The temptation, meanwhile, is to calculate the system’s potential if it could be fully utilized. Adan, of course, has long since done so. “Per year, that amounts to 4.5 billion m³ of gas, enough to supply heat to some 3.5 million family homes. So now that just disappears into the air! This is immense and, especially in these times, our solution can deliver a complete system change. Exactly what we are looking for.” Anyone who realizes what kind of effort it will take to achieve the desired 15% gas reduction in the wake of the failing Russian gas supply immediately understands what Adan is worried about. In theory, Cellcius can immediately solve this problem.
Pilot at Chemelot
However, Adan also knows that it is still a long way off. More is needed than a functioning pilot plant. A complete industry must be set up; a supply chain must be created. Cellcius cannot do all that on its own. At the same time, there is no time to waste, he stresses. “Not only because we have a head start as a country and can develop an important new global industry with this, but also because this can help solve one of the biggest challenges of our time: the energy transition. And in all honesty, speed could also help us as a company.”
Meanwhile, the pilot tests have shown that the system works excellently. Soon it will be time for the first field tests, in which a chemical plant on the Chemelot site in Geleen will supply heat for a residential area or apartment complex in Sittard-Geleen via the Cellcius battery. Adan is looking forward to it. “We put a 20-foot container there with our battery of 3,000 Kwh and a discharge capacity of 100kW,” he says. Users can get by with that for seven days; once a week, it has to be exchanged. “So we are not only interested in the technical results, but also what it means for the neighborhood. How do people react when such a container comes down the street that has to be changed every time? Is it like the garbage truck that comes by every week? Eventually, to reduce spatial nuisance, everything could come underground and be transported by an e-truck, but we are not that far yet. Either way, we’ll involve the users well in the final choices.”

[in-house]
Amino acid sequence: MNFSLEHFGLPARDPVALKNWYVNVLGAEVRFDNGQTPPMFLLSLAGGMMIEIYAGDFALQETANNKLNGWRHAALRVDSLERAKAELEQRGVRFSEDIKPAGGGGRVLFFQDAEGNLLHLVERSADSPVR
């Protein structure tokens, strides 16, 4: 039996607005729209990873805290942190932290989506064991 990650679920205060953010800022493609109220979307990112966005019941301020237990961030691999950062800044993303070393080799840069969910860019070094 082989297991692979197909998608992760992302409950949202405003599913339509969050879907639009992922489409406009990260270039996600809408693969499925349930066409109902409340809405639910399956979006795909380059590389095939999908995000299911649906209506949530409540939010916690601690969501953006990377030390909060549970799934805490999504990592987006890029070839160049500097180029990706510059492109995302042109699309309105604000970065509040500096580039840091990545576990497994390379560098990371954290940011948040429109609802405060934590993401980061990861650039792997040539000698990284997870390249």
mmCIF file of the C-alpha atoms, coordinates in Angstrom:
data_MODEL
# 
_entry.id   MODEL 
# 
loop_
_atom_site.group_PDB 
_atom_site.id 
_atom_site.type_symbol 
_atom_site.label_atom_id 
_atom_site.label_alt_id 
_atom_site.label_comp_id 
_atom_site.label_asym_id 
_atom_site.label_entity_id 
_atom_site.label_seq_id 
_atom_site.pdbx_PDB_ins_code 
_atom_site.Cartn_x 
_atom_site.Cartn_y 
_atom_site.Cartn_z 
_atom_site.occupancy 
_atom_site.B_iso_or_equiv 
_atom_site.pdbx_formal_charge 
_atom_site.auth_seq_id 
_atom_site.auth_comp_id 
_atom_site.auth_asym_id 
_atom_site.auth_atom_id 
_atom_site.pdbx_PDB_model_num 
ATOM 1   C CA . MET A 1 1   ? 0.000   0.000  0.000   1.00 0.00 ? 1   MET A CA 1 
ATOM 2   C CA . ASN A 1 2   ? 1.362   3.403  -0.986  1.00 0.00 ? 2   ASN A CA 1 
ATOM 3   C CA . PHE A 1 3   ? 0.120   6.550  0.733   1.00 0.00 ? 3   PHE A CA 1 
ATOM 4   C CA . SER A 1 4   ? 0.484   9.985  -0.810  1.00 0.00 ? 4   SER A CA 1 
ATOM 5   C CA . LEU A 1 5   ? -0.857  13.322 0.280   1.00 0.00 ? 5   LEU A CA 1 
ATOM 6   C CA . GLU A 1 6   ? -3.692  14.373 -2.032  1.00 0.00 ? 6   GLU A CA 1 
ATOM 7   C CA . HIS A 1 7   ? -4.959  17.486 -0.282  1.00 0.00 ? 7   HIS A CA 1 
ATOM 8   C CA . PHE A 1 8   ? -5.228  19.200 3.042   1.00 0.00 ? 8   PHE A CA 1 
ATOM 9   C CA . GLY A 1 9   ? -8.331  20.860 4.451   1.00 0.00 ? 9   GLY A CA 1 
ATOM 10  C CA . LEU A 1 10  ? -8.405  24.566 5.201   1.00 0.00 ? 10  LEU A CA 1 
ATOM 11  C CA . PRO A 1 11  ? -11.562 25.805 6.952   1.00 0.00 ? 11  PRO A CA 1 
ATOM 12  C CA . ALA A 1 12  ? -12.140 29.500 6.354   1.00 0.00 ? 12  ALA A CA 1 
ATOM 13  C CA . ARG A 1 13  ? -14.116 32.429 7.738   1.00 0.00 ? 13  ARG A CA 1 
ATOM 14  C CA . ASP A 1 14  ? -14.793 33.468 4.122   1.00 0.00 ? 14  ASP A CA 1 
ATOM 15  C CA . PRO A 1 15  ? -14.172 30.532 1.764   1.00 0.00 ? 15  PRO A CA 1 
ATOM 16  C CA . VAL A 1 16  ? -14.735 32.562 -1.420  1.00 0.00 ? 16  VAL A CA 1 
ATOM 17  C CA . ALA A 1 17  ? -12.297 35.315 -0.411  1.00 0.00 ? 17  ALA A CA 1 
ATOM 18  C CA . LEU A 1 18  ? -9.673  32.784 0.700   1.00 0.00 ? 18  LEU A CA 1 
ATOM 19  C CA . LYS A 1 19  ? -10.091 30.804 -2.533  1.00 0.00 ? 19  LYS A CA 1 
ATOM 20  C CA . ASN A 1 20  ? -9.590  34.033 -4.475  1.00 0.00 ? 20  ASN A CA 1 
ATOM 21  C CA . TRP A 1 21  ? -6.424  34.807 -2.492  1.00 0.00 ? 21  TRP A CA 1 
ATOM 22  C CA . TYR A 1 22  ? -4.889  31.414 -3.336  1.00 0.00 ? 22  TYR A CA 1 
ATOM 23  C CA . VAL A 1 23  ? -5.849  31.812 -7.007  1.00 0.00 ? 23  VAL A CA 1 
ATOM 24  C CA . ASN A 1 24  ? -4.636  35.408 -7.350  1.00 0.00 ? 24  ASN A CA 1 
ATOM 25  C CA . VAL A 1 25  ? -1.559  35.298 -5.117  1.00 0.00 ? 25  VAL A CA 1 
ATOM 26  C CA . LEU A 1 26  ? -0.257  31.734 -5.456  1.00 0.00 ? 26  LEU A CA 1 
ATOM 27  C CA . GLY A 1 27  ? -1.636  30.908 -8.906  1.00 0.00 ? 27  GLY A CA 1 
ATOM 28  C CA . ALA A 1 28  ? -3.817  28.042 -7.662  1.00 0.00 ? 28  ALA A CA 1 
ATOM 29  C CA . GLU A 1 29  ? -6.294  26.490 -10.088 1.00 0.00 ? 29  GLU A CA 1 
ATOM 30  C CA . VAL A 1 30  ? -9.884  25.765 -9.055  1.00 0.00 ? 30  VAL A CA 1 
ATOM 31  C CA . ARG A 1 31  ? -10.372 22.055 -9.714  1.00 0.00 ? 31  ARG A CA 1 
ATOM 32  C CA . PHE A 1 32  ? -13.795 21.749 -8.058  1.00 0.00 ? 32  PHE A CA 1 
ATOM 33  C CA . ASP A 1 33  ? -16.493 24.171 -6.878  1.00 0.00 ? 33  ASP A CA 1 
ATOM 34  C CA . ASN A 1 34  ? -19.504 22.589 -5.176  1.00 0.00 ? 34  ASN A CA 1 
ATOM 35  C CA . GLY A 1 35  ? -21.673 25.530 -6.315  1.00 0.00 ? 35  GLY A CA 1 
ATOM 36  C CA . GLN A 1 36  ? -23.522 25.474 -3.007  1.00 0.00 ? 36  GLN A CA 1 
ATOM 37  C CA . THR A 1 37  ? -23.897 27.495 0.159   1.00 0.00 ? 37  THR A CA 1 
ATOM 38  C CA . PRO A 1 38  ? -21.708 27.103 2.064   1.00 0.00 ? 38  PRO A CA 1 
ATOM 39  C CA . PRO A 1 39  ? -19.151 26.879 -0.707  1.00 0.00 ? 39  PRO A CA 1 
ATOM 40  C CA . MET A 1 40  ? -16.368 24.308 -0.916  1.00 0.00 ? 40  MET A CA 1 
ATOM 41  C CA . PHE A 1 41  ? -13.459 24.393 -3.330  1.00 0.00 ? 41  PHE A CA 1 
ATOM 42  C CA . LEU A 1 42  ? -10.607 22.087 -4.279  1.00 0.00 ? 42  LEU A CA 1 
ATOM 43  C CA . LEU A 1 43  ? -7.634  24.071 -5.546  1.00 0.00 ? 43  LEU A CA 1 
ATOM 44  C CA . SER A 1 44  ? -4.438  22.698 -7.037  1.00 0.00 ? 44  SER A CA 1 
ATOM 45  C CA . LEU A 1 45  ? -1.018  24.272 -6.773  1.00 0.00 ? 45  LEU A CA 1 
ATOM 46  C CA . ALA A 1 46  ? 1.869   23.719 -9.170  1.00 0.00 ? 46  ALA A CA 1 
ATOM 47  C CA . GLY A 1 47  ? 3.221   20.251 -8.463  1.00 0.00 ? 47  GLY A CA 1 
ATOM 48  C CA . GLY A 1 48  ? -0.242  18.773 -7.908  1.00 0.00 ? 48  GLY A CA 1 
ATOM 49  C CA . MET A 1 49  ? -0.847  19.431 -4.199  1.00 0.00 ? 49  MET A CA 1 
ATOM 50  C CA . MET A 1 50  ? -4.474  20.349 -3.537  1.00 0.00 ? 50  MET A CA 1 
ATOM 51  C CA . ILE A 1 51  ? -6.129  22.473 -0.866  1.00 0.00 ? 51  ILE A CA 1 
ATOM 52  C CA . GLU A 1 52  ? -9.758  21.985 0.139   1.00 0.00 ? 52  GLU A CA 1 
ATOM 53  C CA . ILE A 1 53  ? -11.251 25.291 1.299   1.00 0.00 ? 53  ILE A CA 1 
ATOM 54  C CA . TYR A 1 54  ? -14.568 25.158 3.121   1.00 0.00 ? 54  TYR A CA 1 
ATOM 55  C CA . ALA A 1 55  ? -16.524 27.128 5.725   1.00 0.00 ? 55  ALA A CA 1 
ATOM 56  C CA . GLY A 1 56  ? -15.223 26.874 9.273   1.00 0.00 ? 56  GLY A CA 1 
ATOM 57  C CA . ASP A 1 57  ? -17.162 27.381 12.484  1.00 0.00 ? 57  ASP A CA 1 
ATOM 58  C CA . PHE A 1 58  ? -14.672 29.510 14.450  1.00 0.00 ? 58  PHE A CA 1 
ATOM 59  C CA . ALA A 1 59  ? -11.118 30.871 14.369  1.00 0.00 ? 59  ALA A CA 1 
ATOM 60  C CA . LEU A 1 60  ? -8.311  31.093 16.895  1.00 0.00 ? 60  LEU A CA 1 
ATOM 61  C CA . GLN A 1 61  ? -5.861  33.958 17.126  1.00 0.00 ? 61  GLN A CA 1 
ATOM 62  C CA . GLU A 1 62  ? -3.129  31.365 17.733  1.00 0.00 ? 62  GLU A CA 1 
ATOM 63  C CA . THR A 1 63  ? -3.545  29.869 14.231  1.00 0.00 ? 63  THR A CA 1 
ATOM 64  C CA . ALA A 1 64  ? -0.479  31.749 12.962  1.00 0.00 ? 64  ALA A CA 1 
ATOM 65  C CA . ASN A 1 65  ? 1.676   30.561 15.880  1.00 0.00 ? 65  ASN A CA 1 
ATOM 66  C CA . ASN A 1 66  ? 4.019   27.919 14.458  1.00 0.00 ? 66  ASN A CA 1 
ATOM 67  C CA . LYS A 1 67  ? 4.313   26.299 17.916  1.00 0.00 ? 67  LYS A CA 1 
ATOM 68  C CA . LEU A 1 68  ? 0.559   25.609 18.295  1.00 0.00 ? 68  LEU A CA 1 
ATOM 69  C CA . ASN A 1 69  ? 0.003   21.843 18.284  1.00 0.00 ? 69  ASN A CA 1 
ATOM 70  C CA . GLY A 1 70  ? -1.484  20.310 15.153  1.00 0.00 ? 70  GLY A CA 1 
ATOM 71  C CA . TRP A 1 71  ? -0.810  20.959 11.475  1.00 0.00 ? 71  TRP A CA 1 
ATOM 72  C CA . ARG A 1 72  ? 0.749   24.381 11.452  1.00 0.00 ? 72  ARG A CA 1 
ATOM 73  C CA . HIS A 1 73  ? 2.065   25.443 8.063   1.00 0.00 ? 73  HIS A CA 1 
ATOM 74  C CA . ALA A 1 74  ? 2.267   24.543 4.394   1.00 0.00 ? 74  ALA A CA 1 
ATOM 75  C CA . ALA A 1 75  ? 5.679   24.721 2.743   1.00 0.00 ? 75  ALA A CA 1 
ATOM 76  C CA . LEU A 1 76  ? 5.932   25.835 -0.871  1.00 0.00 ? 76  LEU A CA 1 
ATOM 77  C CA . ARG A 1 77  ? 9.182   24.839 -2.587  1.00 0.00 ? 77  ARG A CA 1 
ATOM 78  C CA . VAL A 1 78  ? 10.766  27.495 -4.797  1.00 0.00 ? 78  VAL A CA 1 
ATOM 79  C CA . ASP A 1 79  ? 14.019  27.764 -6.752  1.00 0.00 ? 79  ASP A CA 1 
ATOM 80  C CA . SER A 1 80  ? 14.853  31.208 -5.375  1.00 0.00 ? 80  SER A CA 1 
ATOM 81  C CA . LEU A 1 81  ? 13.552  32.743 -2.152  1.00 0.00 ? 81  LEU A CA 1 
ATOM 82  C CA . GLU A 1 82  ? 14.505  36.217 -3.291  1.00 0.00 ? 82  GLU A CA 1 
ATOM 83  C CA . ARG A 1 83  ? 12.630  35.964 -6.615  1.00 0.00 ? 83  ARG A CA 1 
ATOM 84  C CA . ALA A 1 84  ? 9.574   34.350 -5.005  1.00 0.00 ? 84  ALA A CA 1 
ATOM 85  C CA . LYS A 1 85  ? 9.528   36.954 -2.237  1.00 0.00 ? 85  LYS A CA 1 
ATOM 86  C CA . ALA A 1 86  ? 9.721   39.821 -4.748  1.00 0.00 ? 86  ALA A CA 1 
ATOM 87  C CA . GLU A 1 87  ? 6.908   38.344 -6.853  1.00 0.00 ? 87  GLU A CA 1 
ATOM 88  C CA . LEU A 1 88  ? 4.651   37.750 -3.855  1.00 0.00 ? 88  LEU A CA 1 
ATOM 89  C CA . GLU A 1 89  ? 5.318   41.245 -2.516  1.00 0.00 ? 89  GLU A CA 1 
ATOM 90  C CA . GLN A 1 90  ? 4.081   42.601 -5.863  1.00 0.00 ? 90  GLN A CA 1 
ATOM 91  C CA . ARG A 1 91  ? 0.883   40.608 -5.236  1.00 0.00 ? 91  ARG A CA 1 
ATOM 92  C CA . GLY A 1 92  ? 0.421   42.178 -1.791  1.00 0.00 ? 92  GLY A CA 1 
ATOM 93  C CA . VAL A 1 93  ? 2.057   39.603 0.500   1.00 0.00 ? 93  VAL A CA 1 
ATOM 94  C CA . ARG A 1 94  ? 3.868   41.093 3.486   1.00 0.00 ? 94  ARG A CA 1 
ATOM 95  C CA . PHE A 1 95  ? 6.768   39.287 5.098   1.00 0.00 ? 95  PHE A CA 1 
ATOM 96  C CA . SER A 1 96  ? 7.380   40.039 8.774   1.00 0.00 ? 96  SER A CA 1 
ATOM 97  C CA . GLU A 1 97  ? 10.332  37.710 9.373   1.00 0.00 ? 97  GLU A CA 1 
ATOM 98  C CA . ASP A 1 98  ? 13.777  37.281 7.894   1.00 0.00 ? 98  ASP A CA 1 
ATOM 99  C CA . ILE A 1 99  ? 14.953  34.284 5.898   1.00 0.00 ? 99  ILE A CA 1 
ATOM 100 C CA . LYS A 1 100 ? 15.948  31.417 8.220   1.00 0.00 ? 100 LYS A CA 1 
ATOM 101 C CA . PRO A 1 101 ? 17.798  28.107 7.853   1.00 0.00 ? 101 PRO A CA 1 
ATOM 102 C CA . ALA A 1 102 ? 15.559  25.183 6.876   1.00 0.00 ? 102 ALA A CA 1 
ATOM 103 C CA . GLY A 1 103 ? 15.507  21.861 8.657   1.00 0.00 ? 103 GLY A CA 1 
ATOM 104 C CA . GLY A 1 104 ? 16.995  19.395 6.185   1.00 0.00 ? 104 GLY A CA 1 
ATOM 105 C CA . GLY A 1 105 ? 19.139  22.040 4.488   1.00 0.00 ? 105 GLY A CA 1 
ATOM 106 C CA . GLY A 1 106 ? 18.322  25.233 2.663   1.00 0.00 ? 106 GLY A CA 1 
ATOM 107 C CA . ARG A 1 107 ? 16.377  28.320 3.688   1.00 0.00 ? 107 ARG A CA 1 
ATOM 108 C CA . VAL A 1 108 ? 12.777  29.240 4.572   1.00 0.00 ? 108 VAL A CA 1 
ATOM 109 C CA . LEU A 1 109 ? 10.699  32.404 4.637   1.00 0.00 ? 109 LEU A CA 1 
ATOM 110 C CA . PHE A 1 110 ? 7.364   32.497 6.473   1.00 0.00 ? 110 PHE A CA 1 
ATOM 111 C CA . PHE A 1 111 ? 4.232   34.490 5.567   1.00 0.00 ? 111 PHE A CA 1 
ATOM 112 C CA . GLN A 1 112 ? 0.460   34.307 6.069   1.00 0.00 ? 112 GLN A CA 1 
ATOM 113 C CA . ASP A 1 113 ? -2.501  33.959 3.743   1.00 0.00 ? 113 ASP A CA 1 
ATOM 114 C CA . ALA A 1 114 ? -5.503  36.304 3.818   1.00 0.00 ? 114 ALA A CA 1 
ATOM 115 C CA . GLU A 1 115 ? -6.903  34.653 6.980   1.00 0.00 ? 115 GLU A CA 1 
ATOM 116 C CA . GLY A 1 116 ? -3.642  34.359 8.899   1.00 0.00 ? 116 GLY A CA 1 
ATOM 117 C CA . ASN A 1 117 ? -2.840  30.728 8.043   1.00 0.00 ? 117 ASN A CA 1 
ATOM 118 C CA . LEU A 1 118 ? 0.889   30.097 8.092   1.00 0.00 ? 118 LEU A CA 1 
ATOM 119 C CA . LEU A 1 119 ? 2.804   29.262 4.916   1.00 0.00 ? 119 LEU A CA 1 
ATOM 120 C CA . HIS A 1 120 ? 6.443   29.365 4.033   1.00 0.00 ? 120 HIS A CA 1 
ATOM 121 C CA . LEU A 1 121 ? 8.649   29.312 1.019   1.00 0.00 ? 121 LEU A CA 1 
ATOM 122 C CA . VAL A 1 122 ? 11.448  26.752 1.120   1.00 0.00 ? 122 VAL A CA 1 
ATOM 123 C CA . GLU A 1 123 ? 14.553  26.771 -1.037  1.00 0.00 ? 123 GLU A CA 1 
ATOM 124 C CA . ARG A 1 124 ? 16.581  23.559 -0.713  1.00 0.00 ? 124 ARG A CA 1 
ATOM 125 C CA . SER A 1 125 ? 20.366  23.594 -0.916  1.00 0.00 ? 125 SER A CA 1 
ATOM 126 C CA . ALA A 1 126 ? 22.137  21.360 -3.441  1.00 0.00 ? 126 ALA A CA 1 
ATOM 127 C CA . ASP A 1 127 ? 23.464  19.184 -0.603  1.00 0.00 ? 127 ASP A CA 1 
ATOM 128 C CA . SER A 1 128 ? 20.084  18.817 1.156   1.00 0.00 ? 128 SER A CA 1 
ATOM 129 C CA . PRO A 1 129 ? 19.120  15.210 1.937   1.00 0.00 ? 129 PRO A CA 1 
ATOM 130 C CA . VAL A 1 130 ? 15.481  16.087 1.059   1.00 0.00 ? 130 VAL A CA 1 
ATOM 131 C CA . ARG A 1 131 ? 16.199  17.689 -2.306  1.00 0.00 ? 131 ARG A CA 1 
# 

What Adan also wants to find out is whether the focus on residential areas could be the right one for, say, the next five years. “We can go in all directions with this concept. There are lots of parties who would be helped by our solution. But we can’t do everything at once, hence the choice of a primary focus. That’s still going to present enough challenges to keep us busy. But the ambition is broader, bigger too. Within five years, we want to expand internationally as well.”